These systems appear neglected, and their improvement under-funded, while this Council stands by and asserts its financial prudence. These are arguably the most vital systems and services that NCC provides its residents. If they are literally “going under,” the Mayor and Councillors should be held accountable, and of course the LTCCP spending levels should be modified accordingly.

Hey, but meantime, let’s spend $1 million for sprucing up Marineland.”

Tom Belford

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3 Comments

  1. Well said Tom, and as well of this no one seems particularly concerned about a 50 – 60 unit development up on the Hill. And we all know what flows down hill.

  2. Yes – a big issue that does need urgent attention. Having watched over 35 years kids of our street (ours included) regularly have enormous fun paddling, boogie boarding, rowing boats, and after the most recent event the locals with their table and chairs in the middle of it sipping wine ( to stop the hoons driving through and getting stuck and sending waves into low lying houses) every time the street goes hip deep under water after rain bombs, gives an idea of the problem. After prolonged heavy rain guess what we smell! Youv'e got it- sewage!!! The stormwater pipes of our street have been upgraded but it can still flood. Now with the infill developments there are new flood prone areas that were OK before. With the Park Estate development on land which has been raised considerably in preperation for the development we now have a new problem for the residents along Westminister Avenue and vicinities. So far fortunately we have not had sickness but the risk lurks. I will be one of the "pests" on Wednesday at NCC hearings although my susmission only briefly touches on the issue but the more people who get on board the better. The new wastwater standards proposal document is available from the Ministry in hard copy and on their website. It is up to us all to push for it to be actioned. Hopefully the HBRC will put their own set of standards into action and demand compliance in the near future while the NSWW are delayed.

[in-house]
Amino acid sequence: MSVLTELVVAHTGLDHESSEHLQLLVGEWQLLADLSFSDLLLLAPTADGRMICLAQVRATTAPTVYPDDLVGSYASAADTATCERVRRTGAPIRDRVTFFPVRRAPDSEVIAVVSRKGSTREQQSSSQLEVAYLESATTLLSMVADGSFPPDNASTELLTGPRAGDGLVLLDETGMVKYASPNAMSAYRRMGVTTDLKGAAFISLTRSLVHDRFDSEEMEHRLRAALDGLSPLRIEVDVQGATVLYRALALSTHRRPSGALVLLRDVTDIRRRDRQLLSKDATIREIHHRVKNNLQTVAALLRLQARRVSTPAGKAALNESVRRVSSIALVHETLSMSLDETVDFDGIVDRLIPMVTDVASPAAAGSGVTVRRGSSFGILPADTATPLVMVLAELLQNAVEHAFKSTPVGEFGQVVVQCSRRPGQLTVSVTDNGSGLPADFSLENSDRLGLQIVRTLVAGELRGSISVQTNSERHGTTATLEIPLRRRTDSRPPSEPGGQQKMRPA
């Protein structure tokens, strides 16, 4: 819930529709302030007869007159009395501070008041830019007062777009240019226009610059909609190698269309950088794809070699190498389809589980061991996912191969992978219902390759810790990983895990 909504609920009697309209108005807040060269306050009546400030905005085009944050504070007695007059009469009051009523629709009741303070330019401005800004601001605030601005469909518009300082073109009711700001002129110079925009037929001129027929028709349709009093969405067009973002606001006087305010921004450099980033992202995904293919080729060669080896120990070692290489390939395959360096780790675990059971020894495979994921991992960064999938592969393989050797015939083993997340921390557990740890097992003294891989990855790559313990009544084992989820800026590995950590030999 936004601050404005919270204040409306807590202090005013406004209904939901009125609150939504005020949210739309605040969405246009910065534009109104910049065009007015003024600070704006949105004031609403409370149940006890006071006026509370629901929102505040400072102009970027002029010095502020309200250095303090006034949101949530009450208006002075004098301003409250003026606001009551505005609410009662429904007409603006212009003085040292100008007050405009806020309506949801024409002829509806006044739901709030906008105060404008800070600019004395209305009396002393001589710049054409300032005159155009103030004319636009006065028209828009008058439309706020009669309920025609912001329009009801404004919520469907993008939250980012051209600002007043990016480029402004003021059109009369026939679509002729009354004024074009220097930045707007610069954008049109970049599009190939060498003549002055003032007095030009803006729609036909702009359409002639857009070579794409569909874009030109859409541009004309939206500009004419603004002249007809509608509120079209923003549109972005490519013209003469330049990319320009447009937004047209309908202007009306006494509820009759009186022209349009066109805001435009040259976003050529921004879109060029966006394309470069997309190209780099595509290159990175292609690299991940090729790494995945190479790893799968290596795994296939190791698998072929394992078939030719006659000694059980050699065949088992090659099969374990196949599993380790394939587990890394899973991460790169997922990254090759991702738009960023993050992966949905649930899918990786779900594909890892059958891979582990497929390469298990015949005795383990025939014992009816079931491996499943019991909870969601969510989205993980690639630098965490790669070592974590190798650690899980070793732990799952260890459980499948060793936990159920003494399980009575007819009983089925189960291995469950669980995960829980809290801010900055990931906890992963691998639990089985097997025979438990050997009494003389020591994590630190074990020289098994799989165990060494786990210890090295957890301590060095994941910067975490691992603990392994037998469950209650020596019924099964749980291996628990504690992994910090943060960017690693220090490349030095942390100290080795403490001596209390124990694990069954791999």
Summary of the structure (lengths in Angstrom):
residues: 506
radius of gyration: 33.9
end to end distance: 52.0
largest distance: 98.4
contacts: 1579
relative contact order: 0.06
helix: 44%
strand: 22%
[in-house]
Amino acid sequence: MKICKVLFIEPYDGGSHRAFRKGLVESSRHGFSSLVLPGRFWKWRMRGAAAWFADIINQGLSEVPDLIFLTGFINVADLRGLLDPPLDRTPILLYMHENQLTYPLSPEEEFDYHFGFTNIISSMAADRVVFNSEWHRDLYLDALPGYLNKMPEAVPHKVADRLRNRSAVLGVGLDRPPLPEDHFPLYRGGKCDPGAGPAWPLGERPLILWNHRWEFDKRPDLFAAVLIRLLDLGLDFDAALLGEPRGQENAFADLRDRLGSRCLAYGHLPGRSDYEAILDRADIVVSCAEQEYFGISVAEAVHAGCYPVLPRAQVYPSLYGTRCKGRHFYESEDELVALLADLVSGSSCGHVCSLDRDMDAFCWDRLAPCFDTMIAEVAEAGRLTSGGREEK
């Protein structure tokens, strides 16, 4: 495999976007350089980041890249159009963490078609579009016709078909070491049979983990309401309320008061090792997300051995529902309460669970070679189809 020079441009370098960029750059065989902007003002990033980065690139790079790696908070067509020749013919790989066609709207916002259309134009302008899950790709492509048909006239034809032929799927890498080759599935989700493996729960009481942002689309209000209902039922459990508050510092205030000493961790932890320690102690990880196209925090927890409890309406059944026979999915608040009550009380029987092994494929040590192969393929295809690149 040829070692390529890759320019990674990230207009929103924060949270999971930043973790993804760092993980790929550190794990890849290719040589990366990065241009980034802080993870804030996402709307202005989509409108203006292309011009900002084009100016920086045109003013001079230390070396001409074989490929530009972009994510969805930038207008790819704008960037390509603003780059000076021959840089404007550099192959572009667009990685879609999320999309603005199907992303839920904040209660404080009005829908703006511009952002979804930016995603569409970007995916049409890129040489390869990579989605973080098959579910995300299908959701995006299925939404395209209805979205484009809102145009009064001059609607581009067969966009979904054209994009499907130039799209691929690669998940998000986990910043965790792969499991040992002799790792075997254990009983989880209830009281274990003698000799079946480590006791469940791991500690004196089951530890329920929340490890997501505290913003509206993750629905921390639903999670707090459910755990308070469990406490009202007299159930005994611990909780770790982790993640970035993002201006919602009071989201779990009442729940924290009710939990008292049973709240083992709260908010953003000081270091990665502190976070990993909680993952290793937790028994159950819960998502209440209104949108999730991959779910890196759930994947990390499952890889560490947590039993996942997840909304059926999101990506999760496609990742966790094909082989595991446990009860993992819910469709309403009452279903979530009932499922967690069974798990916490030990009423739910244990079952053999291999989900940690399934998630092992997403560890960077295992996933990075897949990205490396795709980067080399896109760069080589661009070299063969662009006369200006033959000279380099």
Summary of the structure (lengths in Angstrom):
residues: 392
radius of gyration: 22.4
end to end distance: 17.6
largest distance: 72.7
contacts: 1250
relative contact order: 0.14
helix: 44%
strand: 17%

3. [Edited] With the zealous support of Mayor Barbara Arnott (when a councillor, along with the compliant supporting councillors Kathy Furlong and Dave Pipe etc) Napier City Council splashed-out over $9 million on upgrading the Fish Tank – recently reported to be costing ratepayers over $12,000 per week to keep going. Now in need of a $500,000 roof repair job and with no scheduled preventive maintainence having been carried out, the aquarium looks set to become a millstone around Napier ratepayers necks for many, many years to come!

    If Napier Council had stuck to its knitting-core business, after all what we irate- payers pay our rates for? And kept its nose out of the private business sector. It would have all the money to put into the much needed "essential services" Diane and Tom mention, absolutely essential ground services etc, without having to raise endless costly loans. Conditions in Jervoistown, Bayview and HB coastal areas are akin or, at times, exactly the same as SQUALID out-bush Third World countries!

    Seriously, as any rates increases are largely unsustainable for the majority of people on fixed to diminishing incomes, Councils should NEVER be in the business in of putting huge amounts of ratepayers' money into RISKY business ventures. For that, I sincerely hope the NEW Minister of Local Government will introduce an ACT of Parliament to hold mayors and councillors "personally financially accountable" (no different to the Code for Company Directors), not just simply at the ballot box.

    In the real world, foisting a legacy of "public debt" on Napier's and Hastings' future generations is nothing short of criminal.

    Would the Mayor and Councillors of our Twin Cities risk doing it with their very own money? Yea right !